Trouble in Bakersfield
I started thinking about John Bunyan (and writing this post) recently after reading Carl Trueman’s article, Trouble in Bakersfield. He highlights the demise of American pluralism where the majority sets the tone of culture while respecting the convictions of even the minority. More and more it seems that those in political power dictate culture, as the “freedom to be tolerant and diverse” had given way to the “intolerant political demand that all should be the same.” In this manner, cultural hegemony dictates culture while the masses embrace change with little to no resistance. The context for the post concerns recent transgender laws in California, particularly related to the resignation of Trueman’s friend from his popular position on a local school board.
Within such a context, Trueman warns us: “Expect no quarter in the conflicts that are already upon us, however many of your neighbors may initially express sympathy with you.” Things are changing in our society in almost a mind-blowing way, while policy-makers become more determined to silence anyone, especially Christians it seems, who get in their way.
Trouble in Lower Samsell
So what’s the connection to John Bunyan? While his seventeenth-century context differs from our own in religious and political particulars, we have something to learn from his situation. “Before I came to prison,” he says in Grace Abounding, “I saw what was a-coming,” as he recollected circumstances surrounding his arrest in Lower Samsell (Nov. 12, 1660). He was eventually imprisoned for preaching at an illegal meeting during the newly established Restoration settlement under Charles II. The religious liberty enjoyed under Puritan rule, was coming to an end for Bunyan and other nonconformists.
Anglican and Royalist backlash for repression experienced under the Puritan Interregnum helps to explain the arrest. Likewise, Charles’s promise of religious liberty for “tender consciences” in the Declaration of Breda proved empty given the rising swell of episcopal resentment. Still, the harsh treatment of Bunyan (Nov. 12, 1660) was unexpected, since systematic persecution under the Clarendon Code (Corporation Act, 1661; Act of Uniformity, 1662; Conventicle Act, 1664; and Five-Mile Act, 1665) had not yet taken place. His arrest highlights the unique interplay of different factors including local political independence, a long-standing Elizabethan statute against seditious meetings, Bunyan’s notoriety and fame, his determination not to flee, and a desire to make an example of him to pesky nonconformists.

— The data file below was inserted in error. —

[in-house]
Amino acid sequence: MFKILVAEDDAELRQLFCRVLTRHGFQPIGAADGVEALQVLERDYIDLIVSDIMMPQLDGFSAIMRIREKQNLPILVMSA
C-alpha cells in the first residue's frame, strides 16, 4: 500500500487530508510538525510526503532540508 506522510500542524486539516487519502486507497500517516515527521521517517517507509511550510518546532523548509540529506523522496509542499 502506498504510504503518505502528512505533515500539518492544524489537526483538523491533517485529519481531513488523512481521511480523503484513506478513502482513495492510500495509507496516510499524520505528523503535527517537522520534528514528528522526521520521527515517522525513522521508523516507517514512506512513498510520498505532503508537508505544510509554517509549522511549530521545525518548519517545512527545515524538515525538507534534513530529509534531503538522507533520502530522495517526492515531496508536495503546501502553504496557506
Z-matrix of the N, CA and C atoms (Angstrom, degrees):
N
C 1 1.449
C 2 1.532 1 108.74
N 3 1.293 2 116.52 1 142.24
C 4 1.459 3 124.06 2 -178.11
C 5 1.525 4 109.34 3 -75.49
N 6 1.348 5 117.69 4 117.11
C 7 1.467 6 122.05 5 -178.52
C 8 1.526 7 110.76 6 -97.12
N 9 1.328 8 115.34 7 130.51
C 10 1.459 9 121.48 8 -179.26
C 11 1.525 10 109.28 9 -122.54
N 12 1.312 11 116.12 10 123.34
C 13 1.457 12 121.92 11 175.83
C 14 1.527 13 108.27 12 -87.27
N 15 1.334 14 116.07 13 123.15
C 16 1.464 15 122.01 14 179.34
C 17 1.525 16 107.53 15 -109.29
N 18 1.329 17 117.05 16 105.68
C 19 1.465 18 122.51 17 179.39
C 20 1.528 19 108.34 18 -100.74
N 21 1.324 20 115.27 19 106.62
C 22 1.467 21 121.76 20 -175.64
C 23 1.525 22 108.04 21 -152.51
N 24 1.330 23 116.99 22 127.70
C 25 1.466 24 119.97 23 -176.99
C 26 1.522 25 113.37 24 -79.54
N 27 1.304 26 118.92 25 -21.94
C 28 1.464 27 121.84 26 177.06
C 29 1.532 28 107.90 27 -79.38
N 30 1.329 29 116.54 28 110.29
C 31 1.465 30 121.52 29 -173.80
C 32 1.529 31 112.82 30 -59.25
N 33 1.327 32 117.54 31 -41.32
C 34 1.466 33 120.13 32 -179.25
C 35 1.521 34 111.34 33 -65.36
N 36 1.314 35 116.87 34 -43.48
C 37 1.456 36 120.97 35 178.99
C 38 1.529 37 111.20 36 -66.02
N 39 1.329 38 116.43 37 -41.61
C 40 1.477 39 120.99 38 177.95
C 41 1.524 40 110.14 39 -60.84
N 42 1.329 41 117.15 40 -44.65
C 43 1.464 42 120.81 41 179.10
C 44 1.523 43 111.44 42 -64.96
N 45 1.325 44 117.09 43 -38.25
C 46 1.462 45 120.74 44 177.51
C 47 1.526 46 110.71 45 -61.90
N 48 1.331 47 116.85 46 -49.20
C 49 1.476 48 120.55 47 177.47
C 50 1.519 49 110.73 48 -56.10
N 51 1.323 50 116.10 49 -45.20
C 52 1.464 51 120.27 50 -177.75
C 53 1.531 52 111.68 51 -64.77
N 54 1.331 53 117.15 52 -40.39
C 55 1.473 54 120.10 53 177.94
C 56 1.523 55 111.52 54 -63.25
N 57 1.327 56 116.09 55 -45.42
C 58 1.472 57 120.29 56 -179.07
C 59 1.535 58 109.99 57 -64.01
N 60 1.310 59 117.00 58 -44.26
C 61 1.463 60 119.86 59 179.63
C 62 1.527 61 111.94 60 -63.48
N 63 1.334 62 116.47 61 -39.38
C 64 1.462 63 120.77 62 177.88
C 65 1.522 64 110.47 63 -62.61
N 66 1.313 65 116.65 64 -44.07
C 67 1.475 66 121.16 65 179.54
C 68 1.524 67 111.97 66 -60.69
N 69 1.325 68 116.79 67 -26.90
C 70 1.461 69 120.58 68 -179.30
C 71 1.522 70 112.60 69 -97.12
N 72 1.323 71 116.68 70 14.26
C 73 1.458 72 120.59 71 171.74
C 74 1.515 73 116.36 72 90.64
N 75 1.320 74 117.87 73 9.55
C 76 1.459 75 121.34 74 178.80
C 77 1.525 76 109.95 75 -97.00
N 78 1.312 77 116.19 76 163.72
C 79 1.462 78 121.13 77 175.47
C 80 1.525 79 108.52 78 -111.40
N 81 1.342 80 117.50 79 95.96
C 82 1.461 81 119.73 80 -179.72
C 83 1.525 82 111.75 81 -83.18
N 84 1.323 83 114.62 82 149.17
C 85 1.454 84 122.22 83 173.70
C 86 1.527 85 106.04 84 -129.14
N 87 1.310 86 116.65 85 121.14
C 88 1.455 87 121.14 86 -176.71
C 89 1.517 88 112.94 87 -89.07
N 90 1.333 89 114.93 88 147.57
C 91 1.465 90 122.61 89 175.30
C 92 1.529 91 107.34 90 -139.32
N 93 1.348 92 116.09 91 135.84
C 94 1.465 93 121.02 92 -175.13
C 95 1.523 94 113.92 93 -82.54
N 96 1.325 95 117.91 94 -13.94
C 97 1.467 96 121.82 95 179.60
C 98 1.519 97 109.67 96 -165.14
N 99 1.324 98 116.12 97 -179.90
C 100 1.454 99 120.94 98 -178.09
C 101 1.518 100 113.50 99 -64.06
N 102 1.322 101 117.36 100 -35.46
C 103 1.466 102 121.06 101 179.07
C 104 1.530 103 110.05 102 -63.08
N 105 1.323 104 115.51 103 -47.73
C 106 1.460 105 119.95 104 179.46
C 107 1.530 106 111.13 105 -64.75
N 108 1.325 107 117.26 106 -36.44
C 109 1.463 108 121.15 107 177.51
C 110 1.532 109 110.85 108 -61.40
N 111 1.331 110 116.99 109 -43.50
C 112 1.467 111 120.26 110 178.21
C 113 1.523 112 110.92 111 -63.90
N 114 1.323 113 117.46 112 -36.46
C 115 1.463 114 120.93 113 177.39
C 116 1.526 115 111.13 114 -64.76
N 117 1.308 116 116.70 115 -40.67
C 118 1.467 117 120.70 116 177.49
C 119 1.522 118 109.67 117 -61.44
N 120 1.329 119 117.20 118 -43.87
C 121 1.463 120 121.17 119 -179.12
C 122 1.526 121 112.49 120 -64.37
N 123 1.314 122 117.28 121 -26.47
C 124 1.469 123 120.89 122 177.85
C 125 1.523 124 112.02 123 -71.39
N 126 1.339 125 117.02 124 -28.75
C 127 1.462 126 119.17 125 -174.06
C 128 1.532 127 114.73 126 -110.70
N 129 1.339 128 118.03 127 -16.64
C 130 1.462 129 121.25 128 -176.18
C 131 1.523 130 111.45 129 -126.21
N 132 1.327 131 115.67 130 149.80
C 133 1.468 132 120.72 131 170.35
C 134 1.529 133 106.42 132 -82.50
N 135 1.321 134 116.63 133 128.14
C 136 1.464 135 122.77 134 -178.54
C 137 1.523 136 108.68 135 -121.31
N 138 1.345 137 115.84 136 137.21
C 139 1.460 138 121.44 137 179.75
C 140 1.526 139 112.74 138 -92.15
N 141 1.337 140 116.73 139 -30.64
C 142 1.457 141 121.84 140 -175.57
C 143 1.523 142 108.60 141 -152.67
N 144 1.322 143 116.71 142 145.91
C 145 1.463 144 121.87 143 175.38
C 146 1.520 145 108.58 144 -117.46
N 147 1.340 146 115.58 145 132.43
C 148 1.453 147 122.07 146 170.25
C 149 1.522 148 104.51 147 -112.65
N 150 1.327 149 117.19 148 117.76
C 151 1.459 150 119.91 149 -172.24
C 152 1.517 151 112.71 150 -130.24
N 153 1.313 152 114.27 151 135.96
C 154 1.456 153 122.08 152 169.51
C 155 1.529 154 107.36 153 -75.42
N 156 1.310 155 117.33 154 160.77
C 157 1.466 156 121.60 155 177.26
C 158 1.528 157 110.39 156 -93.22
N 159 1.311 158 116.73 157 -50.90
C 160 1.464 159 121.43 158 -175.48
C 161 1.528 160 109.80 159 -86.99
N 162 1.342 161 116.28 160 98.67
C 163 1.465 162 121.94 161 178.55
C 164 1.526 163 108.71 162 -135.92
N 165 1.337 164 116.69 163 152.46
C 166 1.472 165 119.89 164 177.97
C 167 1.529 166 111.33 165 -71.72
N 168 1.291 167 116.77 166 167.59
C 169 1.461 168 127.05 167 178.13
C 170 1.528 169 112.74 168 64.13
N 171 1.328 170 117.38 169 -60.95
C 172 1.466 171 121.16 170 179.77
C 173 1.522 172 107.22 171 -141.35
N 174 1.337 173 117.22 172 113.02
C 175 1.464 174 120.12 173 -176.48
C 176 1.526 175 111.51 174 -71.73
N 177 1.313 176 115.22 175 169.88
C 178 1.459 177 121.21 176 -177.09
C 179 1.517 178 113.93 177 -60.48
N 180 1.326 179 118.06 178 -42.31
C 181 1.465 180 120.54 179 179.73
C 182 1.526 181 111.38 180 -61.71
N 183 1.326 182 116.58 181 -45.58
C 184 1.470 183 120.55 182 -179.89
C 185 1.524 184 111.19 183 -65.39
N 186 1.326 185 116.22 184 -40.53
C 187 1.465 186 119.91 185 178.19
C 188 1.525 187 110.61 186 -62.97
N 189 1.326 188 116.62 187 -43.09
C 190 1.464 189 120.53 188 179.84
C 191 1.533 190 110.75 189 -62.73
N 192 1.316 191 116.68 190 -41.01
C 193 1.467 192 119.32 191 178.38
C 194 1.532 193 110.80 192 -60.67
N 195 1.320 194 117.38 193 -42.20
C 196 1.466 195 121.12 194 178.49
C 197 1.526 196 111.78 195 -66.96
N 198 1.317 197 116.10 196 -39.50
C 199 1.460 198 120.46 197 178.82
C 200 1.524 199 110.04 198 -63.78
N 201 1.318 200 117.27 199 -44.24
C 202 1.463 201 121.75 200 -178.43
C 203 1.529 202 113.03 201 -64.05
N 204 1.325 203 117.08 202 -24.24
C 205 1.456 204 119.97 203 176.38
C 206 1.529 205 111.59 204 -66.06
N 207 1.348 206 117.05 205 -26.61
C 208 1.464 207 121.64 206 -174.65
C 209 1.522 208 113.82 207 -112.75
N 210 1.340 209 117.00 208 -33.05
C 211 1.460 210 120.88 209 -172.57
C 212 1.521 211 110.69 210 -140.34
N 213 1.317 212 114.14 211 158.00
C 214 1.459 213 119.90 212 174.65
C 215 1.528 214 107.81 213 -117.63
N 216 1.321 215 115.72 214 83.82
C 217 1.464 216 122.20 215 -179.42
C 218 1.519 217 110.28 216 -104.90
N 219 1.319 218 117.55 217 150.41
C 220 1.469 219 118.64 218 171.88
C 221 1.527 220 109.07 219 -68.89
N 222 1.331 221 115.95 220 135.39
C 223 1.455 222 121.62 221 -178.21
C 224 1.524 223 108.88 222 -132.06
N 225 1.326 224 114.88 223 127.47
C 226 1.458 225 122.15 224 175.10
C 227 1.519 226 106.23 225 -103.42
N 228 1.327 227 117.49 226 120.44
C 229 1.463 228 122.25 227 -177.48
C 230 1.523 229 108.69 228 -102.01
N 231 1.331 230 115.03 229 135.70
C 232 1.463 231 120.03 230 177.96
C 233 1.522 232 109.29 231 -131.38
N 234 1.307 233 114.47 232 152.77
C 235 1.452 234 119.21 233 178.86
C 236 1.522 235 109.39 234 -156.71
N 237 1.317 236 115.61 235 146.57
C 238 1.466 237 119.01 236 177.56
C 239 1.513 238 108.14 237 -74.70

He heard about his pending arrest, a warning he ignored to avoid charges of cowardice. Whatever we might say about this decision, we can admire his conviction that we not be “daunted” in preaching God’s Word, which will be rewarded if we suffer for it. That Bunyan did for the better part of the next twelve years. Within the year before his arrest, he thought and prayed much about possible imprisonment. Political instability existing since the death of Oliver Cromwell (1658) certainly encouraged such reflection. Bunyan’s two primary concerns were how well he endure long imprisonment and even death if called to it. His solution was to consider himself dead to all earthly things including family, health, and all enjoyments.
Trouble on the Horizon
I want to encourage us in our twenty-first-century context, as different as it might be from Bunyan’s, to observe what we share in common with him. First, notice how quickly religious liberties can disappear in spite of promises to the contrary. Bunyan lost longstanding freedom quite suddenly even though Charles II promised liberty. Recently in America, Christians were told by the Supreme Court that the legalization of gay marriage would in no way impose upon their convictions. They could hold them without threat of recrimination. We are already seeing Christians suffer for their stance on marriage, even when they act peacefully, since they are viewed as bigoted extremists not to be tolerated.
Second, notice the importance of reflection concerning what is “a-coming.” Whatever we might say about Bunyan’s refusal to avoid arrest, we should emulate his prayerful preparation to suffer as resistance grows and liberty diminishes. Without a spirit of paranoia, is it not time to do this? We truly face a growing threat of persecution in our post-pluralism society. Cultural hegemony will not allow our so-called constitutional liberties to continue unmolested. In recognition of the spiritual forces behind such oppression and the guarantee that Christians will suffer persecution (2 Tim. 3:12), we must prayerfully seek readiness for rougher days ahead.
We, like Bunyan, can remain undaunted in our proclamation of the gospel which continues to be good news for all sinners, even the most anti-Christian policy makers. Just ask Paul (Acts 9:1-2). We too can know the reward that comes for faithful preaching in the midst of suffering. Again, just ask Paul (Acts 9:15, 16).